Alaska has always enjoyed a youthful population. It’s partly our young military but beyond even that, our state has always attracted laborers and adventurers and outdoor enthusiasts who tend to be starting out in life–in their twenties and thirties.
But along with the rest of the country, even Alaska is getting older. We know how radically the aging baby boomers are affecting the national demographics but in a way they’re affecting us even more. The growth in percentages of our senior population is now and is expected to be almost twice as rapid as for the country as a whole. According to projections we’ll stay one of the youngest states but there is a trend. More Alaskans are aging and more of them are staying put. Indeed our state government has introduced programs that assist an older population and encourage it to retire in state. And it’s working. In 2006 only 6.7 of us were 65 and older. By 2026 that figure is projected to more then doubled to over 14 %.
Which is fine. Alaska has a rich tradition, passed down by our natives, of cherishing and honoring elders. Our children’s lives will be enriched by the loving concern of their grandparents and beyond just the family, our increasing maturity will encourage us as all to grow in foresight and wisdom. That being said however, a growing elderly population will is certain introduce problems that our communities may not be fully prepared to handle.
We at Midnight Sun assume that Alaska’s retirees will be a robust and independent group. These are characteristics that our state attracts and encourages; it’s in the air we breath and it will enliven our seniors. But no matter how rugged and proud-spirited, our aging population is going to need help. We want very much to honor their need for independence and to avoid institutionalization. But if the elderly are to be on their own, they are going to need outside help from the rest of us and here’s where we foresee problems.
The percentage of working-age Alaskans is not projected to grow anywhere near as quickly as the over 65’ers. That proportion is expected to decrease from 65% now to just over 53% by 2030. That means there will be fewer Alaskans able to step in and offer the kinds of volunteer services that their senior neighbors and family members are going to need.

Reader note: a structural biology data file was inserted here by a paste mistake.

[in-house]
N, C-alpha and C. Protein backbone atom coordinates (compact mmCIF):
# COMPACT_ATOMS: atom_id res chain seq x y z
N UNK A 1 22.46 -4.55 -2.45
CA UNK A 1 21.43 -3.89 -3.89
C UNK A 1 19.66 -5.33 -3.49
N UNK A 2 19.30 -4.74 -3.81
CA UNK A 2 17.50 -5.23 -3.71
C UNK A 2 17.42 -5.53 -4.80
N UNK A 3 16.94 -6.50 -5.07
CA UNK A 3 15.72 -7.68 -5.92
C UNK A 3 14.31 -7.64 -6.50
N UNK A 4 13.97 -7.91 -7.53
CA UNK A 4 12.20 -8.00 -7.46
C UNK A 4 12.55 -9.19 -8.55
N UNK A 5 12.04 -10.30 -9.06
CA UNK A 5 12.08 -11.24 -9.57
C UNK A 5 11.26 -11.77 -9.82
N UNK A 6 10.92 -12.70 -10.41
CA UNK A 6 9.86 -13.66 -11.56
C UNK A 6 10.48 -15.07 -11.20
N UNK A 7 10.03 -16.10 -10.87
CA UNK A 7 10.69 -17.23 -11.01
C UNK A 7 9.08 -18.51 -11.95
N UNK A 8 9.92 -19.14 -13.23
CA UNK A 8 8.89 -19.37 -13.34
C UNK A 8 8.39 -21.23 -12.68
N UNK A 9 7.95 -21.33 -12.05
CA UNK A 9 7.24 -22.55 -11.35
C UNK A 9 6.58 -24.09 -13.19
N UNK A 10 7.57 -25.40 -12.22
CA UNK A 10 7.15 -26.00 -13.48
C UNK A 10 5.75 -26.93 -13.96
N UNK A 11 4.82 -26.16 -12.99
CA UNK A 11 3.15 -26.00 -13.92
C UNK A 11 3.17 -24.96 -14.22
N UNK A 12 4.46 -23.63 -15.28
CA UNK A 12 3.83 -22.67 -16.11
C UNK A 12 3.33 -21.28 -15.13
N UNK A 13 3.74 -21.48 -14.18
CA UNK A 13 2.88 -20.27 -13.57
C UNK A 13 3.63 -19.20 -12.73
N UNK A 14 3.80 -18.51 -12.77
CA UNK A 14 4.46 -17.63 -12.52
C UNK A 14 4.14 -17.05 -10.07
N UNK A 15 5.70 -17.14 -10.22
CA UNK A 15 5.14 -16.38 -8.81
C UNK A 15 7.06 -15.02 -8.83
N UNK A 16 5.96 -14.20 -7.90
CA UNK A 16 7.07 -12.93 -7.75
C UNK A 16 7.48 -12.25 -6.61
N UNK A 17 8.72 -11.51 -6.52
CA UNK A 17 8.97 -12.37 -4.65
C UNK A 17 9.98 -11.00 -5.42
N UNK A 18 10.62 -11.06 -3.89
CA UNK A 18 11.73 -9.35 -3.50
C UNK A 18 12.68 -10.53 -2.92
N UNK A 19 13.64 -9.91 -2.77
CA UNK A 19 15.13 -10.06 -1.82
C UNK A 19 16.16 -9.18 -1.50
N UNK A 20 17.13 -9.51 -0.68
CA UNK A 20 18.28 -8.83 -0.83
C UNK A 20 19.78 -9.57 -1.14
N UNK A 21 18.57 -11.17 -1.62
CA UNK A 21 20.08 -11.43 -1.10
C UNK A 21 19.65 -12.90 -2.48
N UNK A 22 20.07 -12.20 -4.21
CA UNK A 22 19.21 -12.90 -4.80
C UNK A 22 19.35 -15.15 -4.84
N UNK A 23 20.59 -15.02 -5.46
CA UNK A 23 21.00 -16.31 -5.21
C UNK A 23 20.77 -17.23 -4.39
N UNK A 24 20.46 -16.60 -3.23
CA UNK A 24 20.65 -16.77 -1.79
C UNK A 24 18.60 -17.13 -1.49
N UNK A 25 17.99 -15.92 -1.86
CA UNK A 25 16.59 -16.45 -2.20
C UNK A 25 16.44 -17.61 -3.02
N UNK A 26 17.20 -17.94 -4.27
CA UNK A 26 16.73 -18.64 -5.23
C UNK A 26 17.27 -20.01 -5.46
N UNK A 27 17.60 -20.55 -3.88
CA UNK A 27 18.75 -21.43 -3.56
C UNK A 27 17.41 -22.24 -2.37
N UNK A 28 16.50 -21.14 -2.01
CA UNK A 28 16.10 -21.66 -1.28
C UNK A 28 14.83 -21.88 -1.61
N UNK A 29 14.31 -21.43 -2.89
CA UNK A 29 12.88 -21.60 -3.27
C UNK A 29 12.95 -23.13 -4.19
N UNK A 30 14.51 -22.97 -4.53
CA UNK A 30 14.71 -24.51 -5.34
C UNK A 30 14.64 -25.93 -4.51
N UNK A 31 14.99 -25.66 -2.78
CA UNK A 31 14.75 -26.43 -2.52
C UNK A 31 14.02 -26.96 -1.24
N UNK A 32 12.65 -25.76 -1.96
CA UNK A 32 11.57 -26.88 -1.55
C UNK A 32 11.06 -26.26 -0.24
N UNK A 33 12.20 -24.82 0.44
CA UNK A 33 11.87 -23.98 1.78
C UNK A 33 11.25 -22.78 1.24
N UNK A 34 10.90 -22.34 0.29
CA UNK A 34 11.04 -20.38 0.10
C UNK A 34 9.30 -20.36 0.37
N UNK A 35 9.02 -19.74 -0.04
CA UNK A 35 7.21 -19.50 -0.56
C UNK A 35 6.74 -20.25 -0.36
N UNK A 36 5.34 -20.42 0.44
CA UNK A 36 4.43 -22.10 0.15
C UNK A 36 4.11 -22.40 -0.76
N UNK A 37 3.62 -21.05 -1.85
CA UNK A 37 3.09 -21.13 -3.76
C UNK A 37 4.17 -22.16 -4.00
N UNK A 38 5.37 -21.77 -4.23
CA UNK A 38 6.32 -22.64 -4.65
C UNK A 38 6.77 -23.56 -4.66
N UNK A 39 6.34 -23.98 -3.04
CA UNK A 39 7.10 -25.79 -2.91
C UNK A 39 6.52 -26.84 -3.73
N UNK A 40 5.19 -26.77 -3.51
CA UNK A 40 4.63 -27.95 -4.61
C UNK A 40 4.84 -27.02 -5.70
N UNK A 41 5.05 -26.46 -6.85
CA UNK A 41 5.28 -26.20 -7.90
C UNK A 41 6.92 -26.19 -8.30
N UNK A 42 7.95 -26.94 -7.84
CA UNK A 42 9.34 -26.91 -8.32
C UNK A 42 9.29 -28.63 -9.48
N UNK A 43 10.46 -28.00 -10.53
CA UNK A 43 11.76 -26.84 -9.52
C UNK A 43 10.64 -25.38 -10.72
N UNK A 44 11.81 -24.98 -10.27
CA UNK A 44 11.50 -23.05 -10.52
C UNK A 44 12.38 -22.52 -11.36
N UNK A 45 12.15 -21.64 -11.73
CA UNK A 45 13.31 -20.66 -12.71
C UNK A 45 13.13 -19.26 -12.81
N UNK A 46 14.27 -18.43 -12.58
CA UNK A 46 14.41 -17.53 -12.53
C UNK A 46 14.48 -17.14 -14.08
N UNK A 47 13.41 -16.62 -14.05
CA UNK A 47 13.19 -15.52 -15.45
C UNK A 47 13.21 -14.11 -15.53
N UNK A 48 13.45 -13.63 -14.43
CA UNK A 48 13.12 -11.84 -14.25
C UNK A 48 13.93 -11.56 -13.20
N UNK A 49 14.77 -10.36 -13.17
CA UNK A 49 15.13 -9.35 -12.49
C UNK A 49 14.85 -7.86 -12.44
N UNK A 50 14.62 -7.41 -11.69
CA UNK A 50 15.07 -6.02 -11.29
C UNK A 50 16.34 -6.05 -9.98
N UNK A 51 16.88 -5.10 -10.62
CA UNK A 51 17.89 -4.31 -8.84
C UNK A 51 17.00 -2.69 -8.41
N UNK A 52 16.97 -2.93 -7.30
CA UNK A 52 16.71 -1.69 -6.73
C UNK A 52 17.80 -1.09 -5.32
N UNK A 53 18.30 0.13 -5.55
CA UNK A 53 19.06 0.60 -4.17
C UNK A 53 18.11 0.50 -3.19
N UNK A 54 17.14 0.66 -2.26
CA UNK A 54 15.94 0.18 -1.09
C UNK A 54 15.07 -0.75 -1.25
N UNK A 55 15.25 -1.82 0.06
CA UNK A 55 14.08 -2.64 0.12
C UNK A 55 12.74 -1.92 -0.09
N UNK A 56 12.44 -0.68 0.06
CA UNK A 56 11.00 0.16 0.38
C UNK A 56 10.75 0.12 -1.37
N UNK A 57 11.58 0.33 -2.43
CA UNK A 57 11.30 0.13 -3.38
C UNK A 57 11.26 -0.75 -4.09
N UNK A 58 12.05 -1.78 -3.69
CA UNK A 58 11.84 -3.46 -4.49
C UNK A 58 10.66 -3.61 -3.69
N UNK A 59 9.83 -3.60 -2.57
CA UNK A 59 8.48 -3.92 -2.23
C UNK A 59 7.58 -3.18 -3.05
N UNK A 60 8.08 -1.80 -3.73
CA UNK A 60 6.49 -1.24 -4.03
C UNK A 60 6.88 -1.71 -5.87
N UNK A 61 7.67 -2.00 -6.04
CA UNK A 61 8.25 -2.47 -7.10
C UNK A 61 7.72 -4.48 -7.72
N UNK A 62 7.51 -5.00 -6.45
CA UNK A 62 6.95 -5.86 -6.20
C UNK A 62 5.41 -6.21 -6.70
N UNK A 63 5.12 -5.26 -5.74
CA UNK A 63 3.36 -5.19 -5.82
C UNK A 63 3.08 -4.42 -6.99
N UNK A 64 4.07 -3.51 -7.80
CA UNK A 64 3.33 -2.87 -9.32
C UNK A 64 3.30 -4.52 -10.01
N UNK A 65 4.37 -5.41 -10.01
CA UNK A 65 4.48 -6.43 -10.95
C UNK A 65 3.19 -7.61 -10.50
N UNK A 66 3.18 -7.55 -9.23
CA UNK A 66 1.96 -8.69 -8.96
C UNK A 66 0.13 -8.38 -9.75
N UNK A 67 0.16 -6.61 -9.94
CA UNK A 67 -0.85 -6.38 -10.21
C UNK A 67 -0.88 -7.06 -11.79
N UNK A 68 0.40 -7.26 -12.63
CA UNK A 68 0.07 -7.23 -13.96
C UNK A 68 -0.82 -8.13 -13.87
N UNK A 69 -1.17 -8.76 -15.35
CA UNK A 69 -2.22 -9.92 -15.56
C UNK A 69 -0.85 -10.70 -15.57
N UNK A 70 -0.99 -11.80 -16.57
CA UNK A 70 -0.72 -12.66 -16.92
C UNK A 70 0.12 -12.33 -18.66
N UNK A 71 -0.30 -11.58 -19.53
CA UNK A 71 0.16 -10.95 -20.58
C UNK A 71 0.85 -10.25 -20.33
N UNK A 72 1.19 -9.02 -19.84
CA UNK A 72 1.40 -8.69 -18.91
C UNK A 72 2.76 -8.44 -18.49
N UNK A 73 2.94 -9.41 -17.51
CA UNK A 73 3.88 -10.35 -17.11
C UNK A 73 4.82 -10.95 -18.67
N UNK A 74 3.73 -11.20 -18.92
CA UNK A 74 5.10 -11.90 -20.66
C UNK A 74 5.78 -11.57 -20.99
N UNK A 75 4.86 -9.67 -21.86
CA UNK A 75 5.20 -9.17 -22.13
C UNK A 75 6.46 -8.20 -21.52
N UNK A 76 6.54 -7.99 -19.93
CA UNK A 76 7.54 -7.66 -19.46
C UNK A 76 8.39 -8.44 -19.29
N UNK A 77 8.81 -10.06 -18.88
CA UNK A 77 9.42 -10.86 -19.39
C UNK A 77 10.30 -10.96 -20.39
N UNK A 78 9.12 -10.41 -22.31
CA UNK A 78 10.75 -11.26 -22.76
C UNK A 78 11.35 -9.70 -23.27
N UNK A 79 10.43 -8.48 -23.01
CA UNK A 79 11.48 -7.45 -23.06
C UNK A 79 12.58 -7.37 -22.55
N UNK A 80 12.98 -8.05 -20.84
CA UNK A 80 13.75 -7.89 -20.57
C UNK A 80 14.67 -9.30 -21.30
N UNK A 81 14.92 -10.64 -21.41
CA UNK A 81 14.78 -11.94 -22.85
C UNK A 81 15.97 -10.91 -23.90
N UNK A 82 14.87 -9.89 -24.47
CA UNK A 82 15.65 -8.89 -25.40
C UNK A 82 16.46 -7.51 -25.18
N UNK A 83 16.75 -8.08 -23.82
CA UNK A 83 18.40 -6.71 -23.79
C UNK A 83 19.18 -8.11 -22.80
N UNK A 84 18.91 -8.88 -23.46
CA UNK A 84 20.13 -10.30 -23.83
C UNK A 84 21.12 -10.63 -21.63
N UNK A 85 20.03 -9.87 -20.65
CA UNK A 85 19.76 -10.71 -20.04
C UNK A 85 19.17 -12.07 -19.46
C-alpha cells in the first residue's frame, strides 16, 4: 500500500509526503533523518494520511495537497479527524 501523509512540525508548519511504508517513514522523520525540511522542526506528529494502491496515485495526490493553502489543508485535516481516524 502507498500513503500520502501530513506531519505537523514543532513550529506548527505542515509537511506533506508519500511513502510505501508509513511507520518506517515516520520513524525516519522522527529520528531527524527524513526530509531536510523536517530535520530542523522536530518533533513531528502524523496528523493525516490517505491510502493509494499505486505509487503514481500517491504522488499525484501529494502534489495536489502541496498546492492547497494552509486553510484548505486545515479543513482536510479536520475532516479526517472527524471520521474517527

In past blogs we’ve discussed the increasing incidence of caregiver’s stress syndrome. It’s defined as a debilitating condition brought on by unrelieved, constant caring for a person with a chronic illness or dementia. We’ve discussed the dire affects the syndrome can have on the overburdened caregiver. Home health care is our business, it’s been our experience that Alaskans with elderly family members are by no means immune. Indeed the Alaskan spirit of independence can even aggregate the problem. Our state has a tradition of taking care of its own—Its own problems within our its family. And Alaskans tend also to assume that they’re strong enough to cope. They’re reluctant to ask for help. They’re afraid it means admitting defeat.
But the growth of our elderly population means there will be an increasing incidence of physically frailty and an increasing growth in the incidence of dementia and Alzheimer’s. And there will be times when Alaskans will have to start admitting that the needs of senior family members are too hard to deal with alone. Too hard on them and too hard on their families. But there is help available. Services like Midnight Sun Home Health Care are ready to step in.
So in the end, if demographics tell us anything, they tell us that increasingly Alaskans will be rewarded with the warmth and wisdom of our elders. But the numbers also tell us that that warmth and wisdom will sometimes be accompanied by increasing levels of stress. We encourage families to recognize this and to start planning for it now.
And we remind everyone that sometimes, even Alaskans need help.